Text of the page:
What Is A Yeast Infection?

Candida albicans yeast is a tiny fungus that can cause the common symptoms of a yeast infection. These infections can show up anywhere on the body, including the vagina, the mouth, male genitals, under the breasts and in the armpits, and even under your nails. Many diaper rashes are also caused by yeast.

People with compromised immune systems, like AIDS patients and chemotherapy patients, can also get yeast infections that attack the blood cells and internal organs, including the brain. These patients must be treated very aggressively to get rid of the yeast, because a yeast infection can be fatal for these patients.

For most of us, a yeast infection is a bothersome, irritating, itchy condition that soon goes away. Sometimes it even goes away by itself, without any treatment at all. When the infection is more severe, but still manageable, home remedies such as yogurt or honey may alleviate the symptoms.

And when mild natural remedies fail, non-prescription medications are available in the drugstore for vaginal yeast infections, and your doctor can give you a prescription for oral thrush, skin infections, and male yeast infections.

Vaginal yeast infections are the most common. Most women will experience at least one infection during their lifetime. Unfortunately, many women get chronic infections because so many things can trigger the yeast to become infectious.

The symptoms of vaginal yeast infections are "nonspecific." This means that it is not possible to use the symptoms alone to make a diagnosis, because all these symptoms can also be caused by other organizations.

The most common symptoms of a vaginal yeast infection (yeast vaginitis) are:

o Itching and burning in the vagina and vulva.

o Soreness, swelling and pain around the vulva.

o Pain during intercourse or urination.

o Vaginal discharge. This discharge is not always present, but if there is a discharge it will be odorless or smell like baker's yeast, and usually has a whitish, thick appearance.

It seems as though these symptoms are pretty obvious, so many women self-diagnose their own infections and either use natural remedies or purchase antifungal medication at their drugstore.

Unfortunately, studies have shown that as much as two-thirds of the non-prescription medications for yeast infections are being used by women who do not have yeast infections. Most of the symptoms can also be caused by bacteria and parasites, which must be treated by a doctor.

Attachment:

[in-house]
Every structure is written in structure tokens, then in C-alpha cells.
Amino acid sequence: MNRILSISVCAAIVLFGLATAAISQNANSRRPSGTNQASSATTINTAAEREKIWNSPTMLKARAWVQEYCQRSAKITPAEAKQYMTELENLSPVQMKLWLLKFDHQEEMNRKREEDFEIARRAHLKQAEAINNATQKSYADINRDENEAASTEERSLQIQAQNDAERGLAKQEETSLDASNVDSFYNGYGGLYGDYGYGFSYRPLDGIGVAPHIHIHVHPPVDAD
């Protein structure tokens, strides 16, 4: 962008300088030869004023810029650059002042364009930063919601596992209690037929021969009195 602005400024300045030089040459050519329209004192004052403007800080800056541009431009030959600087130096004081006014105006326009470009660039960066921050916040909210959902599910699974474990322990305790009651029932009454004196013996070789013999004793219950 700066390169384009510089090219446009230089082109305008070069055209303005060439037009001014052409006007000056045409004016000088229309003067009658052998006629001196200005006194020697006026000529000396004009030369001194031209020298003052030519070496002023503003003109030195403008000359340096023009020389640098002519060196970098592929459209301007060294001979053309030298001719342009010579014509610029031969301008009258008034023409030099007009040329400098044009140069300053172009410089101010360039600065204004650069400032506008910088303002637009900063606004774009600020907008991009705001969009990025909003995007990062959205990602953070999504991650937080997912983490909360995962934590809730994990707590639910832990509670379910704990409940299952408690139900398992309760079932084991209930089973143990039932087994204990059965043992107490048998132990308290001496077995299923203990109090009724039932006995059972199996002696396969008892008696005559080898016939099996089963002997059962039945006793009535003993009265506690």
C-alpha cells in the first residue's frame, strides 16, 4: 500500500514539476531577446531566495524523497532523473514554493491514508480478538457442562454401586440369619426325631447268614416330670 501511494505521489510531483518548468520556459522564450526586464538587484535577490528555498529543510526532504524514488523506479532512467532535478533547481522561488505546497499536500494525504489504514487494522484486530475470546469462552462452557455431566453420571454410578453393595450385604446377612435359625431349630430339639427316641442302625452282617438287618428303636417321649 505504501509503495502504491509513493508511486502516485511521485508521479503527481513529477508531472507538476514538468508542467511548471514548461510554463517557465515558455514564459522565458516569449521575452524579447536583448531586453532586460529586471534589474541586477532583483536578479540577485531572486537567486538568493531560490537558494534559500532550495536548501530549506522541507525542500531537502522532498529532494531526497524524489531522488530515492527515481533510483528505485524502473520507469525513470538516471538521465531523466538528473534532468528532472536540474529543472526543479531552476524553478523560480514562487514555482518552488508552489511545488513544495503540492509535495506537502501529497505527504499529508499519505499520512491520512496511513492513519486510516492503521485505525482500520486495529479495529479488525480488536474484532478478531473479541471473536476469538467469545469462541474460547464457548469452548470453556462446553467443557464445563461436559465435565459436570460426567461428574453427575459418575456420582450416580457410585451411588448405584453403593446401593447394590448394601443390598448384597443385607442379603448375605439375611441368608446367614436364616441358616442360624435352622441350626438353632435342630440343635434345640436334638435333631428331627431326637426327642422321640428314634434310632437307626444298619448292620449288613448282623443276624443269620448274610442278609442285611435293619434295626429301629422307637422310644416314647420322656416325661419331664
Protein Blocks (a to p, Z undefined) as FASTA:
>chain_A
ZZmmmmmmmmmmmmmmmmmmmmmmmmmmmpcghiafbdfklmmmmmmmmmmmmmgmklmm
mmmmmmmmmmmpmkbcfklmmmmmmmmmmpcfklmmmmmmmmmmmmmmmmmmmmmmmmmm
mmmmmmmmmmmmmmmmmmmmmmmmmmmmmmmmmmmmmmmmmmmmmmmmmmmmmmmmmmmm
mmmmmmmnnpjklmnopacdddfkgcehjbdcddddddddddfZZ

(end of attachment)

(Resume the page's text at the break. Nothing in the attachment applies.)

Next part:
A male yeast infection is caused by the same organism that causes vaginal yeast infections in women, oral thrush, and diaper rash – Candida albicans.

Skin infections , including male yeast infections, look red and flat, with sharp scalloped edges. You may see small pustules around the edges of the rash, the area may itch or burn, and it may be painful. There are usually smaller patches nearby. A rash around the anus may be white or red, and will itch.

While the infection is occasionally shared among sexual partners, it is not considered a sexually transmitted disease.

A yeast infection in the mouth of infants and adults is called "thrush." It appears as thick white lacy patches that can form anywhere inside the mouth, including the tongue or palate. If the white patches are scraped away, the area underneath will be red and may bleed. Occidentally, an oral yeast infection can cause the tongue to be red without a white coating.

Many different things can trigger a yeast infection, including antibiotics, a change in the natural hormone cycle, birth control pills, too much sugar in the diet, and many more.

Some chronic yeast infections can be symptoms of a serious underlying illness that has affected the endocrine system or the immune system. Anyone who has chronic yeast infections that are not caused by any of the "usual suspects" should ask their doctor for a complete checkup to rule out the possibility of a serious illness.